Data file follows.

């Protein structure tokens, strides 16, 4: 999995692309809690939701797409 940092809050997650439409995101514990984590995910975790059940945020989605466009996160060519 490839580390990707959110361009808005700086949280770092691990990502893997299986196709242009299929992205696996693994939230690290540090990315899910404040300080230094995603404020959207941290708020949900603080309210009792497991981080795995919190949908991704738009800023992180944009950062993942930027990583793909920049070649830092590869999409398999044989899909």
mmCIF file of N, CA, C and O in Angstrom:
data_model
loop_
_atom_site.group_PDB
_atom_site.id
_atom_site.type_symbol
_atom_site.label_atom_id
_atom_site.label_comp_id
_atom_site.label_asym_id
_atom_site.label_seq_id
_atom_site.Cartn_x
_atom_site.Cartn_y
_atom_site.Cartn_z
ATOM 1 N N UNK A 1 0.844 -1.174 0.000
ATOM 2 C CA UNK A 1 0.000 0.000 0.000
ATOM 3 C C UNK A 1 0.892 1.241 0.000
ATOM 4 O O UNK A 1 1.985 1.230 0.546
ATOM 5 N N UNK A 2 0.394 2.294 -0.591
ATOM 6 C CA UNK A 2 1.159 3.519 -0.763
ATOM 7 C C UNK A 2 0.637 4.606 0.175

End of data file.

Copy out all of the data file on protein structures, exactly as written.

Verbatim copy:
């Protein structure tokens, strides 16, 4: 999995692309809690939701797409 940092809050997650439409995101514990984590995910975790059940945020989605466009996160060519 490839580390990707959110361009808005700086949280770092691990990502893997299986196709242009299929992205696996693994939230690290540090990315899910404040300080230094995603404020959207941290708020949900603080309210009792497991981080795995919190949908991704738009800023992180944009950062993942930027990583793909920049070649830092590869999409398999044989899909």
mmCIF file of N, CA, C and O in Angstrom:
data_model
loop_
_atom_site.group_PDB
_atom_site.id
_atom_site.type_symbol
_atom_site.label_atom_id
_atom_site.label_comp_id
_atom_site.label_asym_id
_atom_site.label_seq_id
_atom_site.Cartn_x
_atom_site.Cartn_y
_atom_site.Cartn_z
ATOM 1 N N UNK A 1 0.844 -1.174 0.000
ATOM 2 C CA UNK A 1 0.000 0.000 0.000
ATOM 3 C C UNK A 1 0.892 1.241 0.000
ATOM 4 O O UNK A 1 1.985 1.230 0.546
ATOM 5 N N UNK A 2 0.394 2.294 -0.591
ATOM 6 C CA UNK A 2 1.159 3.519 -0.763
ATOM 7 C C UNK A 2 0.637 4.606 0.175